Development of the Saab/BAE Systems JAS39 for the Swedish air force has continued in parallel with the definition of the export Gripen for overseas customers. The Swedish air force's Batch 3 fighters will have many of the export aircraft capabilities, such as in-flight refuelling, colour cockpit displays and flight instrumentation in imperial units.


Head of the Swedish air force Maj Gen Mats Nilsson says "many of these major changes are to allow us to take part in international operations." Sweden is to commit a JAS39 squadron for fighter and reconnaissance missions by 2004.

"Batch 3 is a major milestone but we're also looking beyond that at active electronically scanned radar, infrared search and track, we're planning today to develop the aircraft for 2010 and beyond," adds Nilsson. "We're looking at the JAS39D [a developed two seater] and how to used that for a scenario commander, for SEAD [suppression of enemy air defences], as strike package leader," he says.

Nilsson says Sweden will upgrade earlier JAS39s "where it makes sense". The Batch 2 aircraft will not receive the retractable in-flight refuelling probe, as that requires a major rebuild. Radar and avionics changes will be made, as it is more efficient to operate aircraft to a common standard. "We have to consider the resources" - the final upgrade will be decided after Batch 3 tactics development is underway "then we can see what we really want".

Nilsson says the air force is leading Sweden's move into Net Centric warfare: "There is a lot to do at all levels. We are talking about the creation of joint operations centres. We would like two, one which is working and one which is for constant evolution and development as we can't afford to stand still."

The Swedish air force has operated datalink-equipped fighters since the 1960s, but NetDefence, says Nilsson, raises many questions. "How do we make the JAS39 interoperable? How do we make the JAS39 datalink work with the [NATO-standard] Link 16?"

The datalink will not need upgrading in the near term but changes will be needed later. Nilsson says "we're constantly looking for technical solutions" including means to increase bandwidth, and transmission speeds while improving data compression techniques.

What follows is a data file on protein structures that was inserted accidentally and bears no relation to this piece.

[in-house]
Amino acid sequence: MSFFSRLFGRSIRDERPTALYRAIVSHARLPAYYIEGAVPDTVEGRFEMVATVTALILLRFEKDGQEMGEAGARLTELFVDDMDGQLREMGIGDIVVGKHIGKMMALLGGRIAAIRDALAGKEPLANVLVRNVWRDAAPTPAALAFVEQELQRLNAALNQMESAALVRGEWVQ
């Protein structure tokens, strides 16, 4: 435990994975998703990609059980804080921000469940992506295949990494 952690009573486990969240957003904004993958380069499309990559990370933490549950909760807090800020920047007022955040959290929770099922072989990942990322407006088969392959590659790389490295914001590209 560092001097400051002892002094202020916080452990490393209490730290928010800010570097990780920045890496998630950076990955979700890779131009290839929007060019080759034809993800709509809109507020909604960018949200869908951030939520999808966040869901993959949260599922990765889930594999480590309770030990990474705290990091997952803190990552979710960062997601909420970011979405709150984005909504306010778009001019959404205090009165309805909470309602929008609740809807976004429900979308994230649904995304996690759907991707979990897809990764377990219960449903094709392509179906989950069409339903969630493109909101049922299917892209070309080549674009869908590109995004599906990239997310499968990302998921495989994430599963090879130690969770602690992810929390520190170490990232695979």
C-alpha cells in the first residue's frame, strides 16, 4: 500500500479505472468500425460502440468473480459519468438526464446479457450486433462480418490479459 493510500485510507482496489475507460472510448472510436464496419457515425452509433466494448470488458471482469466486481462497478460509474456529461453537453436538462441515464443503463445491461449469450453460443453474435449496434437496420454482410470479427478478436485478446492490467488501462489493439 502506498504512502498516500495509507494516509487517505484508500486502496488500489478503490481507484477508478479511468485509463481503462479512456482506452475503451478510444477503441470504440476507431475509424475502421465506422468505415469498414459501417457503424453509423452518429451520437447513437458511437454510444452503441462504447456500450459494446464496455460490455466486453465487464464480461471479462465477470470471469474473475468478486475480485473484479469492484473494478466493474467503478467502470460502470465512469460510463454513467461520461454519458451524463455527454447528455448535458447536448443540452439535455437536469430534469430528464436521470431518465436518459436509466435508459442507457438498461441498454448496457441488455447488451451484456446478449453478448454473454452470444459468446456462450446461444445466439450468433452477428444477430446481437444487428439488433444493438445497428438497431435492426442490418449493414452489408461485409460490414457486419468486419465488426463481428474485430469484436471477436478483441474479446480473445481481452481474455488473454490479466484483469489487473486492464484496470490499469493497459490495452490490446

Sweden's decision to participate in future coalition operations means the air force has considered laser designator pods and laser-guided bombs (LGBs), says Nilsson. But, he continues, "we have to be pragmatic, what do we need for peace support and for national defence? We do not have the resources for two air forces." The Swedish Government wishes to offer fighter and reconnaissance aircraft, missions "which don't stress the need for LGBs", notes Nilsson. "There are also lots of resources in Europe to do this job and it is stupid to duplicate. It is a question of blending in with the European Defence Initiative and NATO." SEAD is a possible JAS39D role and Europe has few SEAD resources. "We have not asked the international community if that's what they want, but we are looking at it and considering the national defence need. If Sweden needs SEAD then perhaps we can offer it to our partners. We are considering a vast number of scenarios, what we need and the fallout."

He does not foresee the introduction of more weapons and capabilities altering Sweden's multirole pilot policy. The development team, for instance, "did a lot of work to create common firing symbology for the gun close-in or the Saab RBS15 anti-ship missile at long-range." He adds: "I want to see all eight squadrons do all the missions." The key to the success of Sweden and the Gripen in international and national operations is to have the maximum flexibility, Nilsson concludes.

Source: Flight International